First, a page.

The hyperscale infrastructure used by Amazon, Google, Microsoft, and Facebook delivers extreme performance that upends the way service providers and IT managers do business. Using commodity servers, networking, storage, and a DIY approach, enterprise IT managers are able to respond to the demands for mobile and cloud.
Historically, the IT pendulum swings between divergence (using best-of-breed components) and convergence (turnkey completely integrated and engineered systems) every 5 to 10 years. DIY is a swing back to divergence, as are the software-defined data center, elastic infrastructure, bare-metal infrastructure, containers, and object storage.
What makes the current trend unique is that while divergence is gaining momentum, so is convergence with hyper-convergence, engineered systems, appliances, and software-defined compute/networking/ storage that is shrink-wrapped in hardware. Most IT managers see the paths as contradictory, but that is not always the case.
This report explains which approach offers the best short-term and long-term results in operational efficiencies, adaptability, manageability, and the total cost of ownership (TCO).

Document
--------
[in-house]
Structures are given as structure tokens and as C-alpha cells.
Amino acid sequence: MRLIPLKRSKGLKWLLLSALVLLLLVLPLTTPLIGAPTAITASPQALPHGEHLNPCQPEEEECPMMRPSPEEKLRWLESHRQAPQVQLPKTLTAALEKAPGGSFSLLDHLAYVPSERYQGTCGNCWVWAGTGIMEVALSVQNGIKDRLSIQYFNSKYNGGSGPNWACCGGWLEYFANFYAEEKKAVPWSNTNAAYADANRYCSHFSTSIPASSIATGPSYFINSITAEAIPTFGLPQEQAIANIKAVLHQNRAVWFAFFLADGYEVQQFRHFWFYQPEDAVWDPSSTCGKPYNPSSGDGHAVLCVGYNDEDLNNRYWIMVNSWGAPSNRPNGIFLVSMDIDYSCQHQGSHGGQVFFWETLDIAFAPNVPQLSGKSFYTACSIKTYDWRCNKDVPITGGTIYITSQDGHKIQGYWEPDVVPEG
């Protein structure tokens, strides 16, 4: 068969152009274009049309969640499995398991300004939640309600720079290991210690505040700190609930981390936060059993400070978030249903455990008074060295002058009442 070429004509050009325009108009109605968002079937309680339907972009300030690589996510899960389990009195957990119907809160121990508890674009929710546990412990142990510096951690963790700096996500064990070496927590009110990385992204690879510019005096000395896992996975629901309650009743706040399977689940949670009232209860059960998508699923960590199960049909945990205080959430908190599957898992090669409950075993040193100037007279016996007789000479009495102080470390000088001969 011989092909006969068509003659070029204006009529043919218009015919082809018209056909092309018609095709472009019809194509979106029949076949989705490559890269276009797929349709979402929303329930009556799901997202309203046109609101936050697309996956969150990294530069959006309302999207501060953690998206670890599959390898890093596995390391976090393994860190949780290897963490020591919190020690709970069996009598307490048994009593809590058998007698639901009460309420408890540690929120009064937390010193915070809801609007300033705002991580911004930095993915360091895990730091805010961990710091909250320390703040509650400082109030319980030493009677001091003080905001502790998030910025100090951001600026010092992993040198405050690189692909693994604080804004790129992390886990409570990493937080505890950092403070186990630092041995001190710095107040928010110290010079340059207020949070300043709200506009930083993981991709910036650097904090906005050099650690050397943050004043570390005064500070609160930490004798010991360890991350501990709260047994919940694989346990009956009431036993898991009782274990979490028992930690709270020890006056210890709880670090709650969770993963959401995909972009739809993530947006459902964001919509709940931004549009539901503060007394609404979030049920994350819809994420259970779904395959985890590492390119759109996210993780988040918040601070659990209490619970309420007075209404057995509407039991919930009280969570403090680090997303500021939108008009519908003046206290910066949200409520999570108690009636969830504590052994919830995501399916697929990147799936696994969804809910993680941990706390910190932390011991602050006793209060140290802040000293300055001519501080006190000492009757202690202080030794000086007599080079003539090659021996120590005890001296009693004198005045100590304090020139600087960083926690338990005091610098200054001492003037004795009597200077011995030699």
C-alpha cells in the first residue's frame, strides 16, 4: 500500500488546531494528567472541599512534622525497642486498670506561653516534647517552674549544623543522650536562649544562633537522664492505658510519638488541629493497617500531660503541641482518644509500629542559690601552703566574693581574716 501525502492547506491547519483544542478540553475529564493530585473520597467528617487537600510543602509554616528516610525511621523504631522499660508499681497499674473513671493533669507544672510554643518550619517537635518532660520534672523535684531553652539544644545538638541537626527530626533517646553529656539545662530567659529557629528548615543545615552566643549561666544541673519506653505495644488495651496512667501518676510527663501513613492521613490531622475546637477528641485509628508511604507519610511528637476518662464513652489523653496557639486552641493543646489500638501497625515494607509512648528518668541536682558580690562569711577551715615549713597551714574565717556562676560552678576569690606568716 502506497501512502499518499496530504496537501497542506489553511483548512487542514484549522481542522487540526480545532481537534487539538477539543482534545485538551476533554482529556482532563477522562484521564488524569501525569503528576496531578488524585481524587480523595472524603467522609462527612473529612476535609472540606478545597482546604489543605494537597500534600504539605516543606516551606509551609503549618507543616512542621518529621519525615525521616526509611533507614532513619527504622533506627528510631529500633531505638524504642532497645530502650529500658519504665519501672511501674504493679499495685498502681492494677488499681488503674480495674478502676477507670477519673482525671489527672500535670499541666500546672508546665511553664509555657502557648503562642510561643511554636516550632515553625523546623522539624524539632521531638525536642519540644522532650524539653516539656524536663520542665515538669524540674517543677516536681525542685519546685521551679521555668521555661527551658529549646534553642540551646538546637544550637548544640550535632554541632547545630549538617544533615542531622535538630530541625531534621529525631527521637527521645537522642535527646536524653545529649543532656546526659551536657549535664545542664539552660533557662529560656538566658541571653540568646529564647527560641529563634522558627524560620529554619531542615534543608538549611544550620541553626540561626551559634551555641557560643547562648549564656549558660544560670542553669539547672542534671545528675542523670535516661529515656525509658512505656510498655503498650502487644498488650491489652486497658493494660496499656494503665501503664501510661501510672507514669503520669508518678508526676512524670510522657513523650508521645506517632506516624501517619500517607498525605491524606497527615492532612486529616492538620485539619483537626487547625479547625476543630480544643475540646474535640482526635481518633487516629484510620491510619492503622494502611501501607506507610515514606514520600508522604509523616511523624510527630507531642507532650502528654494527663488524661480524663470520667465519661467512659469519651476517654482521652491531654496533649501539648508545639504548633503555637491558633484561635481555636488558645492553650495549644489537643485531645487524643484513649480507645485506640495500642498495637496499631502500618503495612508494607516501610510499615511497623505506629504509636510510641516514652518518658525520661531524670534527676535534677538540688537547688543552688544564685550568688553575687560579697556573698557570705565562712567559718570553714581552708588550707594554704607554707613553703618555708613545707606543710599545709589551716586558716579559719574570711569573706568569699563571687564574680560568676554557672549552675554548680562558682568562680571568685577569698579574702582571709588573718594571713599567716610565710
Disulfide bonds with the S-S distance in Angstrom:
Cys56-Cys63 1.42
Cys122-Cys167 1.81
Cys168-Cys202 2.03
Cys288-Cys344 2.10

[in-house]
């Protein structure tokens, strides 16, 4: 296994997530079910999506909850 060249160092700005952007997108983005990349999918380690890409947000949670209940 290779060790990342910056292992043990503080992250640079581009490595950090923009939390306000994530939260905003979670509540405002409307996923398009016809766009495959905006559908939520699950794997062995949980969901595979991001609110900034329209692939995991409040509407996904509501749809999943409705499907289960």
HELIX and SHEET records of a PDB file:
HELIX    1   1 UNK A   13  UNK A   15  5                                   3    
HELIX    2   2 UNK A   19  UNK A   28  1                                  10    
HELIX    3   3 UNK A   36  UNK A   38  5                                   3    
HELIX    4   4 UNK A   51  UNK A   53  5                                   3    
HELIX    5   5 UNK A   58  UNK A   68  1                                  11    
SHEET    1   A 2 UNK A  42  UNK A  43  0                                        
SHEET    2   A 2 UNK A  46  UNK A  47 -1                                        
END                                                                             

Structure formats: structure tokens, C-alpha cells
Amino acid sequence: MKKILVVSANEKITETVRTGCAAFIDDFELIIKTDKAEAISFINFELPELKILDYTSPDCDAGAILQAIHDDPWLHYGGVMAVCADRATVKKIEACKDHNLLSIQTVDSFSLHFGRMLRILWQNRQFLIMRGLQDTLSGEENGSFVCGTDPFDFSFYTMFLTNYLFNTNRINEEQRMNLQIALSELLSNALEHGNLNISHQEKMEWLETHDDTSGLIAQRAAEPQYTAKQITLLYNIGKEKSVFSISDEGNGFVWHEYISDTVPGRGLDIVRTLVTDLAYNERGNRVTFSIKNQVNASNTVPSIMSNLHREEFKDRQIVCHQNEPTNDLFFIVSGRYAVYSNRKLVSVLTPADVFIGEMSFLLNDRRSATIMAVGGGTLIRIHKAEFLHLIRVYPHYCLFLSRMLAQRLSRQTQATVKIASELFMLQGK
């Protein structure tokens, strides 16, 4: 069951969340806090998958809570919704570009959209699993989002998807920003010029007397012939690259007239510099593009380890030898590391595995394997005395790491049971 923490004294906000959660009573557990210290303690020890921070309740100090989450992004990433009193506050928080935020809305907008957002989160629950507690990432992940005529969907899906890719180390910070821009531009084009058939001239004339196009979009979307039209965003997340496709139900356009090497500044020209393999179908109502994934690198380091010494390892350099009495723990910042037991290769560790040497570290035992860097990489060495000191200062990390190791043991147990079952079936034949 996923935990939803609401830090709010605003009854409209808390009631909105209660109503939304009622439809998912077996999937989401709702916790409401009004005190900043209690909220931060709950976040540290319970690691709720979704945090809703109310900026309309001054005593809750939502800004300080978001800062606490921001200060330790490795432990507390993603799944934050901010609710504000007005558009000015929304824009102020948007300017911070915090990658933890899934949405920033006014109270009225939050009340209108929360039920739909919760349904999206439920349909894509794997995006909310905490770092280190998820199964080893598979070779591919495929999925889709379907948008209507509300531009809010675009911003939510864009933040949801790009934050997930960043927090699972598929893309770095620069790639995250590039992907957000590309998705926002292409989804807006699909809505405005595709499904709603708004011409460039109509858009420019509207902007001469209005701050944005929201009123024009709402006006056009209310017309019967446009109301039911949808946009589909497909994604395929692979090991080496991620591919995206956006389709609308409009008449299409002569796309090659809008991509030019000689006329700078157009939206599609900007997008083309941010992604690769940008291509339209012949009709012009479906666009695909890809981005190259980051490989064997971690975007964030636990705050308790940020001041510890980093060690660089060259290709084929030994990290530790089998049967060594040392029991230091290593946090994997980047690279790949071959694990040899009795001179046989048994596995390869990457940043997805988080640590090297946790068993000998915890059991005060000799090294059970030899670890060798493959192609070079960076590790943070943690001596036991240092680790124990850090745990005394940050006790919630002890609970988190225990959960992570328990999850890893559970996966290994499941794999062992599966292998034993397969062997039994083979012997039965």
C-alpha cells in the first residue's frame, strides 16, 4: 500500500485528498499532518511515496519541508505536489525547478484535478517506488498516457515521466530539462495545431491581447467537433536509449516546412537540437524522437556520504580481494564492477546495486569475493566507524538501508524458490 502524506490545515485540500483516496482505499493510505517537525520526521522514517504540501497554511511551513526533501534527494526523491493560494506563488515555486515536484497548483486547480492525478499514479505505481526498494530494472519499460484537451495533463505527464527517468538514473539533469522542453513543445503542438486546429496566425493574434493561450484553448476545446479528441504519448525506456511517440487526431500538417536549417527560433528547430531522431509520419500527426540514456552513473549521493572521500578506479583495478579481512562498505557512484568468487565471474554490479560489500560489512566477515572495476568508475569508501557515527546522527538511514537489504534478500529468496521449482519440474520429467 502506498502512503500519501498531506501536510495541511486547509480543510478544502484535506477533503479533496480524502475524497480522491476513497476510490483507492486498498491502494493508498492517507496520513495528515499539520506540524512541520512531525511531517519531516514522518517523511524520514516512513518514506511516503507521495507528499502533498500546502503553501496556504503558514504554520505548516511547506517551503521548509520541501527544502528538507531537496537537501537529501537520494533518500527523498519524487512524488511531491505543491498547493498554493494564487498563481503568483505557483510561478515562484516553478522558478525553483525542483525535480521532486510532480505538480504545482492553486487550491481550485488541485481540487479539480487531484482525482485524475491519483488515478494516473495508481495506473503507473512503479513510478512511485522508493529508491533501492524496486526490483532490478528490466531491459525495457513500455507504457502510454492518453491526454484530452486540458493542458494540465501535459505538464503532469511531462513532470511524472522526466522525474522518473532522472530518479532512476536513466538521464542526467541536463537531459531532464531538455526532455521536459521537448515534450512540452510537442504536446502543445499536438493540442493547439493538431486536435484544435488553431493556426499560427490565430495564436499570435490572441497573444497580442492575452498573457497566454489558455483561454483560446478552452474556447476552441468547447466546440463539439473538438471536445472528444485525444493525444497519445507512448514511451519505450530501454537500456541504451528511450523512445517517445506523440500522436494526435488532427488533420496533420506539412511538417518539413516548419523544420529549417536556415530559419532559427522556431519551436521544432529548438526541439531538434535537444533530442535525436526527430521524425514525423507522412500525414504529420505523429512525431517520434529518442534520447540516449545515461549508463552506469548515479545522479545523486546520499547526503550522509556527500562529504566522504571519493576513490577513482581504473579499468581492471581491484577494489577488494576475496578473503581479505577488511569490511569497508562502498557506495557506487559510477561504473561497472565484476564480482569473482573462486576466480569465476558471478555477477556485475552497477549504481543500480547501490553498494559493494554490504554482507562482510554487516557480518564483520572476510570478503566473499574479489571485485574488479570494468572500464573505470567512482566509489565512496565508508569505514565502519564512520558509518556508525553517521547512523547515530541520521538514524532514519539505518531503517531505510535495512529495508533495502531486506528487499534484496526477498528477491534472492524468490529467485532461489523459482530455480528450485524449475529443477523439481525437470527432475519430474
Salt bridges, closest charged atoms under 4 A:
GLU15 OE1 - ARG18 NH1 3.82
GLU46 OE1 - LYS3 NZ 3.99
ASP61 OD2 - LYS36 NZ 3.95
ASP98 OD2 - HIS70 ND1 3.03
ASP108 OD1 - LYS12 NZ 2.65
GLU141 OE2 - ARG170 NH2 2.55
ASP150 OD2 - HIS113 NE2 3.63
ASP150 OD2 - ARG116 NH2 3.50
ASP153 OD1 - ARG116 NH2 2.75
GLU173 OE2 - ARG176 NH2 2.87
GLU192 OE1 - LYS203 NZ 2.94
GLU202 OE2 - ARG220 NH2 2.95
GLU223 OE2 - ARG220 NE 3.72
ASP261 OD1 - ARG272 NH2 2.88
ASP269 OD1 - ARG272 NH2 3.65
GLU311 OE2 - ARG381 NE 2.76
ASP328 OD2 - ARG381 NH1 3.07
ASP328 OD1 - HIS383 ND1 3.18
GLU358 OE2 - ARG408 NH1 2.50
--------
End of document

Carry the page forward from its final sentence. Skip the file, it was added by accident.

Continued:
Key highlights from this report include:
- Financially unsustainable, storage costs are now the largest single-line item in the IT budget.
- DIY storage minimizes costs significantly by using off-the-shelf server components.
- Hyper-convergence improves storage scalability and manageability, but introduces potential vendor lock-in.
- No one answer is right for every IT organization or every storage project.
Thumbnail image courtesy of camij/iStock.
- What Needs to Be Fixed
- Hardware Selection for Software-Defined Storage
- DIY Eliminates Storage Problems and Costs
- Hyper-convergence: Simplicity Delivered
- Eliminating Storage Problems with Hyper-convergence
- DIY vs. Hyper-convergence
- Summary and Key Takeaways
- About Marc Staimer
- About Gigaom Research